Teachers for All: Inclusive Teaching for Children with Disabilities

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Teachers for All:

Inclusive Teaching for Children with Disabilities


  • There is a global shortage of teachers, particularly of teachers who are sufficiently trained and motivated to include children with disabilities (and from other marginalised groups) in regular schools. Yet such inclusion is vital for achieving Education for All goals and bringing the millions of currently excluded children into education.

  • In order to develop the skills, experience and confidence to be inclusive of all children, teachers need to learn about and practise inclusive education during pre-service and in-service training, and they need to be given opportunities for continuing professional development (which extends beyond simply attending training courses) throughout their careers.

  • Donors need to continue and strengthen investments in educational improvement, and prioritise improving the educational opportunities of marginalised children and communities.

  • Policy-makers and trainers responsible for developing and delivering teacher training and for recruiting teachers need to understand inclusive education and its importance in any drive for educational improvement. They need to grasp the concept of inclusive education as a twin-track approach which can improve the quality of education for all yet also provide specialised support where needed for children with disabilities.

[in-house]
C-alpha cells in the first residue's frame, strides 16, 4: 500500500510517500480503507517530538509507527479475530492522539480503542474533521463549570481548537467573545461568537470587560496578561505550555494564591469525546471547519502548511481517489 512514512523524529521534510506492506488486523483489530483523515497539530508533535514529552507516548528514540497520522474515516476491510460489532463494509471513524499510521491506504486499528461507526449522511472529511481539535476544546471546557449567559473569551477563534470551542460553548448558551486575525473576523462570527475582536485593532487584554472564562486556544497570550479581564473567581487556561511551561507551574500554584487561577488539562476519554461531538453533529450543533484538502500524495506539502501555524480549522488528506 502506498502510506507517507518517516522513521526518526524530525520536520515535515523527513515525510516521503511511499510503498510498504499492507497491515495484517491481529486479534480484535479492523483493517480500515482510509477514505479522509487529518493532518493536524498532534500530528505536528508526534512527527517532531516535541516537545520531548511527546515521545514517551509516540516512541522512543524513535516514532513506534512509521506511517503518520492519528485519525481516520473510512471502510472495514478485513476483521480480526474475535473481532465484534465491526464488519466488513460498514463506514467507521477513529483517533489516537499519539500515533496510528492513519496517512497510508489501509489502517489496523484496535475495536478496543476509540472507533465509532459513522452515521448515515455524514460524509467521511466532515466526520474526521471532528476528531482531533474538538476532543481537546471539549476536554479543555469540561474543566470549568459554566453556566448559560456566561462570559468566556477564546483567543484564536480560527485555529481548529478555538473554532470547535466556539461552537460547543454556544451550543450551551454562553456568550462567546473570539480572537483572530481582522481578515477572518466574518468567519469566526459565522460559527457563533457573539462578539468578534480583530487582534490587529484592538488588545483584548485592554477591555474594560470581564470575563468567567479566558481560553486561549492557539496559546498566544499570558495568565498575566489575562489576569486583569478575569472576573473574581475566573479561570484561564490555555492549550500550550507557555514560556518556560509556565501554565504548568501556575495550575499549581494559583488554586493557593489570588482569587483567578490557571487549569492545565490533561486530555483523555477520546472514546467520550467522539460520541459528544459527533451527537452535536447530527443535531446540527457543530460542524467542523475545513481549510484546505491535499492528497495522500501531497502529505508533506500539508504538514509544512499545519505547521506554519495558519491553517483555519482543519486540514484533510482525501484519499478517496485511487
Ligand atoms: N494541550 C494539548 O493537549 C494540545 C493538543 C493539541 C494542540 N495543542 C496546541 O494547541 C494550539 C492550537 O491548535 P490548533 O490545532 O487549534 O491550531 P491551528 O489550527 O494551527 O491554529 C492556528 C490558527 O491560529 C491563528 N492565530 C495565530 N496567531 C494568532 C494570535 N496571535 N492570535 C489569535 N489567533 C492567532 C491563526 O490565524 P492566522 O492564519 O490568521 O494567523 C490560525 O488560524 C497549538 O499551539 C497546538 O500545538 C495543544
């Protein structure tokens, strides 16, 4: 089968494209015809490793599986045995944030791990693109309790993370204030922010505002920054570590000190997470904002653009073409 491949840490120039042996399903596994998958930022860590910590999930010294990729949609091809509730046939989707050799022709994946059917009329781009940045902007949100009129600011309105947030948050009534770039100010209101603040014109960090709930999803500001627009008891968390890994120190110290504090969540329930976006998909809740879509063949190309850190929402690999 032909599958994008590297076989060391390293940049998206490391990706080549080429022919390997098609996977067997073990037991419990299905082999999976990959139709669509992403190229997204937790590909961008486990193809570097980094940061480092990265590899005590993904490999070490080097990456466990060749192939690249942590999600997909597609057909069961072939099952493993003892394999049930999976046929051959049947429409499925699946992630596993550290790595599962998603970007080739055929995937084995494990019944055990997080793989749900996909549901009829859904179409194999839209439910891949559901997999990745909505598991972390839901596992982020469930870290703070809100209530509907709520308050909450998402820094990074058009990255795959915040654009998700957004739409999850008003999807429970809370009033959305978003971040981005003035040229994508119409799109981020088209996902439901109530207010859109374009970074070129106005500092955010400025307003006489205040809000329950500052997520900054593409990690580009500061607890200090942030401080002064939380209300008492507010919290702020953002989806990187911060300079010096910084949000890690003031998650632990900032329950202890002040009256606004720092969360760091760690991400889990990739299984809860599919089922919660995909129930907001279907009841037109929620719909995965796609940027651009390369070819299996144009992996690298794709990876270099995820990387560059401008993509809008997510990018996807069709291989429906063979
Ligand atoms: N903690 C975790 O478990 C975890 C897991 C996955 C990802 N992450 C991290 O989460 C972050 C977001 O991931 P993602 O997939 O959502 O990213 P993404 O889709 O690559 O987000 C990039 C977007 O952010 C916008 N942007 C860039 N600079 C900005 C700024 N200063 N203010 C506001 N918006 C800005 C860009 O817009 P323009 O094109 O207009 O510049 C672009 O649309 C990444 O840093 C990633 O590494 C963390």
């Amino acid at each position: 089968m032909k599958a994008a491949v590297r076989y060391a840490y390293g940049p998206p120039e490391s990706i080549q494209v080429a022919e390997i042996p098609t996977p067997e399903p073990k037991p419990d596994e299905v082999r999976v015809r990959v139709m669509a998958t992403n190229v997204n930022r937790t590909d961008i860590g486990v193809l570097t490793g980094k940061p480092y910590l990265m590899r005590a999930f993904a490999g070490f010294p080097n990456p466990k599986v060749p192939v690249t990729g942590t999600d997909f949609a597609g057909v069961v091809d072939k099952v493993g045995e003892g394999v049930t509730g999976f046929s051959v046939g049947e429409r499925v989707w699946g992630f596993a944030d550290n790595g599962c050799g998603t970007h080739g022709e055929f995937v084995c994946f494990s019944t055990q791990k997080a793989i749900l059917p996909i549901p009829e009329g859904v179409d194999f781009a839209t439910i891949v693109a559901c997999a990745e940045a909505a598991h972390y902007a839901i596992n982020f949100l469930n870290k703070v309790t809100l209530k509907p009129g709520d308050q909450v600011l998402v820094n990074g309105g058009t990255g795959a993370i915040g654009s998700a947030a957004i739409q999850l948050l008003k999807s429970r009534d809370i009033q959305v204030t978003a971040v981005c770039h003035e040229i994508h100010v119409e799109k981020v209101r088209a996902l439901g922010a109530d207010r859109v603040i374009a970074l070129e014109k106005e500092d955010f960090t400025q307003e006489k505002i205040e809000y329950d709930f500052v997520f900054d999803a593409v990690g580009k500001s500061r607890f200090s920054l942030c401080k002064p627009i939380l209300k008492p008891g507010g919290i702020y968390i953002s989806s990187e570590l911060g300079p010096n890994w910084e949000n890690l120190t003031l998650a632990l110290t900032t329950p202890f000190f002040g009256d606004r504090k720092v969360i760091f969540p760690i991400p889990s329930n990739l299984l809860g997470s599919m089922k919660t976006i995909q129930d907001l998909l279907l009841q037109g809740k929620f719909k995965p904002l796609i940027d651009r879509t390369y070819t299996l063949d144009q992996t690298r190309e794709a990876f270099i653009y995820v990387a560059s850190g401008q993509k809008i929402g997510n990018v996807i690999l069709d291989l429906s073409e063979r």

• Every teacher needs to learn about inclusive education, from day one of their training. This should be achieved by embedding inclusion, rights and equality throughout all training and not simply covering these issues through stand-alone courses.

  • Every teacher also needs opportunities for inclusive education practicum during their training, and to feel supported (for instance by specialist colleagues) to continue trying new ideas throughout their employment. There needs to be an effective balance of theoretical and practical learning for teachers at pre-service and in-service stages.

  • Inclusive education training and continuous professional development need to be designed and delivered with inputs from diverse stakeholders, in particular community members and professionals with disabilities – to give a stronger sense of reality to teachers’ learning experiences.

  • The teaching workforce needs to be more diverse, and targeted efforts are needed to ensure that people with disabilities can train as teachers, find work and be supported in their jobs.

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